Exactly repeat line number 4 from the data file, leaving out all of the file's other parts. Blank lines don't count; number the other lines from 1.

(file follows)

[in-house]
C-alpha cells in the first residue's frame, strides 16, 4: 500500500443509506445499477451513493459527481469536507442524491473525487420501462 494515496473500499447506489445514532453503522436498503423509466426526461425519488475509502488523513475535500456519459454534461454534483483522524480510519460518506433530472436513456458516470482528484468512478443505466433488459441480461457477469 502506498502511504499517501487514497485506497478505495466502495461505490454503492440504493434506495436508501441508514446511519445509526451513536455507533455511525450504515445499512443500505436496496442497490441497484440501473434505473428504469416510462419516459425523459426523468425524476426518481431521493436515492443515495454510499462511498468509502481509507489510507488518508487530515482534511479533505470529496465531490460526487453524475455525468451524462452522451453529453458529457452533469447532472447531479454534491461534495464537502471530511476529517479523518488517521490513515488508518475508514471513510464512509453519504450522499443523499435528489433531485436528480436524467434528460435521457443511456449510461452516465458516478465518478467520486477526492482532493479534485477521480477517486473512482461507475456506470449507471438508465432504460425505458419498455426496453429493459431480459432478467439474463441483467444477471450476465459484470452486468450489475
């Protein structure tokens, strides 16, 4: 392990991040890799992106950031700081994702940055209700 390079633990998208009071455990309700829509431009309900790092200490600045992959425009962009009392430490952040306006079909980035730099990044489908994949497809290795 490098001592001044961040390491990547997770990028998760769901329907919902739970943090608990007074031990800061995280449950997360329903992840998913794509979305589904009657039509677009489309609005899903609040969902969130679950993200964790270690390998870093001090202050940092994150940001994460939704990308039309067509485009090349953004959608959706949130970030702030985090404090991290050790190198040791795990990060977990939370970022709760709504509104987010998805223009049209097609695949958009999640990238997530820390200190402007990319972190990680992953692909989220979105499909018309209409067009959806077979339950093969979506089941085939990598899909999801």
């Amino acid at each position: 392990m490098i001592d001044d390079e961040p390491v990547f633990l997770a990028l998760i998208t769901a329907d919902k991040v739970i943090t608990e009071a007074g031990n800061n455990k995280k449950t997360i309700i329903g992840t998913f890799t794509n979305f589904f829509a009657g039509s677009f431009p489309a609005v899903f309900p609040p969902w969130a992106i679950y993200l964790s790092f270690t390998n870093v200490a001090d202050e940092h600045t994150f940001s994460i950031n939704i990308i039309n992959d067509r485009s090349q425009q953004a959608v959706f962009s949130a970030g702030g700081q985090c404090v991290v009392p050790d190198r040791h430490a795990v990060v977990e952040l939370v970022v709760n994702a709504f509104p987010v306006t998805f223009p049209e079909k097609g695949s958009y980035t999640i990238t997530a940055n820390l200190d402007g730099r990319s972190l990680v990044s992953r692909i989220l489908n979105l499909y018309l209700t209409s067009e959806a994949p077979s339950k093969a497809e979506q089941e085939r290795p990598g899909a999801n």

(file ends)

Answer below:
């Amino acid at each position: 392990m490098i001592d001044d390079e961040p390491v990547f633990l997770a990028l998760i998208t769901a329907d919902k991040v739970i943090t608990e009071a007074g031990n800061n455990k995280k449950t997360i309700i329903g992840t998913f890799t794509n979305f589904f829509a009657g039509s677009f431009p489309a609005v899903f309900p609040p969902w969130a992106i679950y993200l964790s790092f270690t390998n870093v200490a001090d202050e940092h600045t994150f940001s994460i950031n939704i990308i039309n992959d067509r485009s090349q425009q953004a959608v959706f962009s949130a970030g702030g700081q985090c404090v991290v009392p050790d190198r040791h430490a795990v990060v977990e952040l939370v970022v709760n994702a709504f509104p987010v306006t998805f223009p049209e079909k097609g695949s958009y980035t999640i990238t997530a940055n820390l200190d402007g730099r990319s972190l990680v990044s992953r692909i989220l489908n979105l499909y018309l209700t209409s067009e959806a994949p077979s339950k093969a497809e979506q089941e085939r290795p990598g899909a999801n």